(e) (1) Except as provided in paragraph (2) or (3), for any employer or employment agency to require any medical or psychological examination of an applicant, to make any medical or psychological inquiry of an applicant, to make any inquiry whether an applicant has a mental disability or physical disability or medical condition, or to make any inquiry regarding the nature or severity of a physical disability, mental disability, or medical condition.
(2) Notwithstanding paragraph (1), an employer or employment agency may inquire into the ability of an applicant to perform job-related functions and may respond to an applicant’s request for reasonable accommodation.
(3) Notwithstanding paragraph (1), an employer or employment agency may require a medical or psychological examination or make a medical or psychological inquiry of a job applicant after an employment offer has been made but prior to the commencement of employment duties, provided that the examination or inquiry is job related and consistent with business necessity and that all entering employees in the same job classification are subject to the same examination or inquiry.
(f) (1) Except as provided in paragraph (2), for any employer or employment agency to require any medical or psychological examination of an employee, to make any medical or psychological inquiry of an employee, to make any inquiry whether an employee has a mental disability, physical disability, or medical condition, or to make any inquiry regarding the nature or severity of a physical disability, mental disability, or medical condition.
(2) Notwithstanding paragraph (1), an employer or employment agency may require any examinations or inquiries that it can show to be job related and consistent with business necessity. An employer or employment agency may conduct voluntary medical examinations, including voluntary medical histories, which are part of an employee health program available to employees at that worksite.
(g) For any employer, labor organization, or employment agency to harass, discharge, expel, or otherwise discriminate against any person because the person has made a report pursuant to Section 11161.8 of the Penal Code that prohibits retaliation against hospital employees who report suspected patient abuse by health facilities or community care facilities.
(h) For any employer, labor organization, employment agency, or person to discharge, expel, or otherwise discriminate against any person because the person has opposed any practices forbidden under this part or because the person has filed a complaint, testified, or assisted in any proceeding under this part.
(i) For any person to aid, abet, incite, compel, or coerce the doing of any of the acts forbidden under this part, or to attempt to do so.
(j) (1) For an employer, labor organization, employment agency, apprenticeship training program or any training program leading to employment, or any other person, because of race, religious creed, color, national origin, ancestry, physical disability, mental disability, medical condition, genetic information, marital status, sex, gender, gender identity, gender expression, age, sexual orientation, or veteran or military status, to harass an employee, an applicant, an unpaid intern or volunteer, or a person providing services pursuant to a contract. Harassment of an employee, an applicant, an unpaid intern or volunteer, or a person providing services pursuant to a contract by an employee, other than an agent or supervisor, shall be unlawful if the entity, or its agents or supervisors, knows or should have known of this conduct and fails to take immediate and appropriate corrective action. An employer may also be responsible for the acts of nonemployees, with respect to harassment of employees, applicants, unpaid interns or volunteers, or persons providing services pursuant to a contract in the workplace, if the employer, or its agents or supervisors, knows or should have known of the conduct and fails to take immediate and appropriate corrective action. In reviewing cases involving the acts of nonemployees, the extent of the employer’s control and any other legal responsibility that the employer may have with respect to the conduct of those nonemployees shall be considered. An entity shall take all reasonable steps to prevent harassment from occurring. Loss of tangible job benefits shall not be necessary in order to establish harassment.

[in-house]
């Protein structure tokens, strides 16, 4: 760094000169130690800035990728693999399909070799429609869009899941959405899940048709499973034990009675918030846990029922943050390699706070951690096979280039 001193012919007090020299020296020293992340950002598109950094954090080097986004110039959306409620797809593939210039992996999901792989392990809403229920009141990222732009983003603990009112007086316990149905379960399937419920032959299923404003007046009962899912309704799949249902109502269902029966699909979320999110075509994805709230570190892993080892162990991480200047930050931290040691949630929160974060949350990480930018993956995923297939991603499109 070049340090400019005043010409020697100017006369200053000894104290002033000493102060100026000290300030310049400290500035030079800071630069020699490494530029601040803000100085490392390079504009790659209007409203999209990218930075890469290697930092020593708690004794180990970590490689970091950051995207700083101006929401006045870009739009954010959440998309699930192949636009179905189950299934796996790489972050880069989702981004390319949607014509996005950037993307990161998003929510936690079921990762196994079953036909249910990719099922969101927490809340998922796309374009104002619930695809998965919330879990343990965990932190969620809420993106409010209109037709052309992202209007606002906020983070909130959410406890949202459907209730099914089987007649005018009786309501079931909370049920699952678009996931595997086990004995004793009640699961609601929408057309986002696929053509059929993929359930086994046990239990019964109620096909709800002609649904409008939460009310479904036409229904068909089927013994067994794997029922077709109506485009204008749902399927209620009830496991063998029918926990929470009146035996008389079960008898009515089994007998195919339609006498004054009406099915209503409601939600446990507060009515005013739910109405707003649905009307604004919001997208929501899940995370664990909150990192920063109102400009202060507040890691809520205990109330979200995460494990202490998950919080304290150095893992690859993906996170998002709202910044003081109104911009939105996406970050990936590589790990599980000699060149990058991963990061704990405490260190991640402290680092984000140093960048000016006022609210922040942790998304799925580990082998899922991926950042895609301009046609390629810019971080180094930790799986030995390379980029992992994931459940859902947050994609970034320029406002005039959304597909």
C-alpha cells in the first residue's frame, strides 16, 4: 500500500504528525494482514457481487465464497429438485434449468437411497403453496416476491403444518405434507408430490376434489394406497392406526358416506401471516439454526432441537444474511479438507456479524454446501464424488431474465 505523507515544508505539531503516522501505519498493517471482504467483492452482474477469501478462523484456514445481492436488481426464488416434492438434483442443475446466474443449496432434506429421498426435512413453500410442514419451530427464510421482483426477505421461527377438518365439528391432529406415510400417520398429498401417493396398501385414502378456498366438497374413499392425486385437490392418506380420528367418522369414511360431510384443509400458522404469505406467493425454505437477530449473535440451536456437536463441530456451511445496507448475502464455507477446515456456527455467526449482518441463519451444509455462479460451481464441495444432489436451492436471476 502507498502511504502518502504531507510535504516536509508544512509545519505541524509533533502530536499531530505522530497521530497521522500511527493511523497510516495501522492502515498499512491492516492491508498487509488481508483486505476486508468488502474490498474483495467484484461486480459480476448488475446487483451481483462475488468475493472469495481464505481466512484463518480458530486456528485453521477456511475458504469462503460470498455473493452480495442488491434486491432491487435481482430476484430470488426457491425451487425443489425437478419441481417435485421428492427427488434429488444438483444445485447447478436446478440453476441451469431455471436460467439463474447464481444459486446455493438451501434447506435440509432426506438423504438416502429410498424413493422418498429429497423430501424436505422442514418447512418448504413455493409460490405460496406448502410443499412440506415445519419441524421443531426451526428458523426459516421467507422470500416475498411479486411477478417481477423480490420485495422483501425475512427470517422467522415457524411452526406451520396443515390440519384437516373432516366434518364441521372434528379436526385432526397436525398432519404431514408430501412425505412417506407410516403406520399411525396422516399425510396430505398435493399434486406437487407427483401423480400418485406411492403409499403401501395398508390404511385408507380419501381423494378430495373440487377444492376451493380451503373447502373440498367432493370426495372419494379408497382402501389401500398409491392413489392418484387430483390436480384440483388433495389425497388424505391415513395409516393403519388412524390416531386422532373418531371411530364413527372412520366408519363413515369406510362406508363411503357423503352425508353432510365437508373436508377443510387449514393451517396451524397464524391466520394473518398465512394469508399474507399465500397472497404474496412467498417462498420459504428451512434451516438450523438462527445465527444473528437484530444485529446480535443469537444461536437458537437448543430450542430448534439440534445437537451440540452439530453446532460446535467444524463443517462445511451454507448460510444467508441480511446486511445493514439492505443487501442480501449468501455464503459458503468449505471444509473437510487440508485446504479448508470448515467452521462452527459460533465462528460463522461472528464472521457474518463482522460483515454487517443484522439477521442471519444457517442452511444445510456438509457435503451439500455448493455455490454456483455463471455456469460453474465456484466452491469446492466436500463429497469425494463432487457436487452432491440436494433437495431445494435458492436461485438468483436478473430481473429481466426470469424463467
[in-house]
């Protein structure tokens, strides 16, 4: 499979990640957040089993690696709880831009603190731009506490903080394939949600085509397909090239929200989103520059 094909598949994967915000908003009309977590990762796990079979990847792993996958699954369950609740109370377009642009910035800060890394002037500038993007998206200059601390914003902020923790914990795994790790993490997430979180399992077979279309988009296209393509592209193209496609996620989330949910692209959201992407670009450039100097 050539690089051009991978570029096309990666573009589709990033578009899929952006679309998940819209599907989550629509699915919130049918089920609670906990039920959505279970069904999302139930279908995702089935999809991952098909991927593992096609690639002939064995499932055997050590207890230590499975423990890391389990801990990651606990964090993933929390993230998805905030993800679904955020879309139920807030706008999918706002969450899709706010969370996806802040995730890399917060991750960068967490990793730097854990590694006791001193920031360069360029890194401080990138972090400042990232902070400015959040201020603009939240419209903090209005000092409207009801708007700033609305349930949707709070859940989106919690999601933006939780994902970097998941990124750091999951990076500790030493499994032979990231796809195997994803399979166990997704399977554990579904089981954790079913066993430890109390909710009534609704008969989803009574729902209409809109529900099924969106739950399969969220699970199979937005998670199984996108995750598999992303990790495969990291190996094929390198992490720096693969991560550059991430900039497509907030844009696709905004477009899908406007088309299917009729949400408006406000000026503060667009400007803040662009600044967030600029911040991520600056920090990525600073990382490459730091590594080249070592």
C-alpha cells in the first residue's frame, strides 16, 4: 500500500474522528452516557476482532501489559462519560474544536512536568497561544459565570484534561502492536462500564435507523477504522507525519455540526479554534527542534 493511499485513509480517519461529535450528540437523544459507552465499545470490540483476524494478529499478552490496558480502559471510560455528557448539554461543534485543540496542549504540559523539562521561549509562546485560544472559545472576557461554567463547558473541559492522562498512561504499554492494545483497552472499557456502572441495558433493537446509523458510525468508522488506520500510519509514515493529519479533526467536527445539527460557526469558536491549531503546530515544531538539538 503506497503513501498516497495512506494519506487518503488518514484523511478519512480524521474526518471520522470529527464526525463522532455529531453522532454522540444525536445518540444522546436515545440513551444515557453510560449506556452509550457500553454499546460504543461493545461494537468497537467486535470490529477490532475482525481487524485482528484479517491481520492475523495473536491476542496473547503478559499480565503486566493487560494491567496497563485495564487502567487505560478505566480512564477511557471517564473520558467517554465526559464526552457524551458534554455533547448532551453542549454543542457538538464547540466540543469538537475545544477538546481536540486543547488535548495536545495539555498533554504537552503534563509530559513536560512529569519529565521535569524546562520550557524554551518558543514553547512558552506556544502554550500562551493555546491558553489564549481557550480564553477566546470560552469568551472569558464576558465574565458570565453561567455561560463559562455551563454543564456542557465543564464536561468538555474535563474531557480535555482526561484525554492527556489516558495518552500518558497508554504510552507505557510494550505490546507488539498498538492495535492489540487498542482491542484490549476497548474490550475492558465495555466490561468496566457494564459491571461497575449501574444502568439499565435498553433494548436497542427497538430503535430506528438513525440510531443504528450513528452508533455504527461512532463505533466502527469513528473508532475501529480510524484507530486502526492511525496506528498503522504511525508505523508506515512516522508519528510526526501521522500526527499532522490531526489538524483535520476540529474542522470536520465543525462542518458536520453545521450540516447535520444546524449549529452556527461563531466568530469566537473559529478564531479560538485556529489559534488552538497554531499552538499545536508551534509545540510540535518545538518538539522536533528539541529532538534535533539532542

(2) The provisions of this subdivision are declaratory of existing law, except for the new duties imposed on employers with regard to harassment.
(3) An employee of an entity subject to this subdivision is personally liable for any harassment prohibited by this section that is perpetrated by the employee, regardless of whether the employer or covered entity knows or should have known of the conduct and fails to take immediate and appropriate corrective action.
(4) (A) For purposes of this subdivision only, “employer” means any person regularly employing one or more persons or regularly receiving the services of one or more persons providing services pursuant to a contract, or any person acting as an agent of an employer, directly or indirectly, the state, or any political or civil subdivision of the state, and cities. The definition of “employer” in subdivision (d) of Section 12926 applies to all provisions of this section other than this subdivision.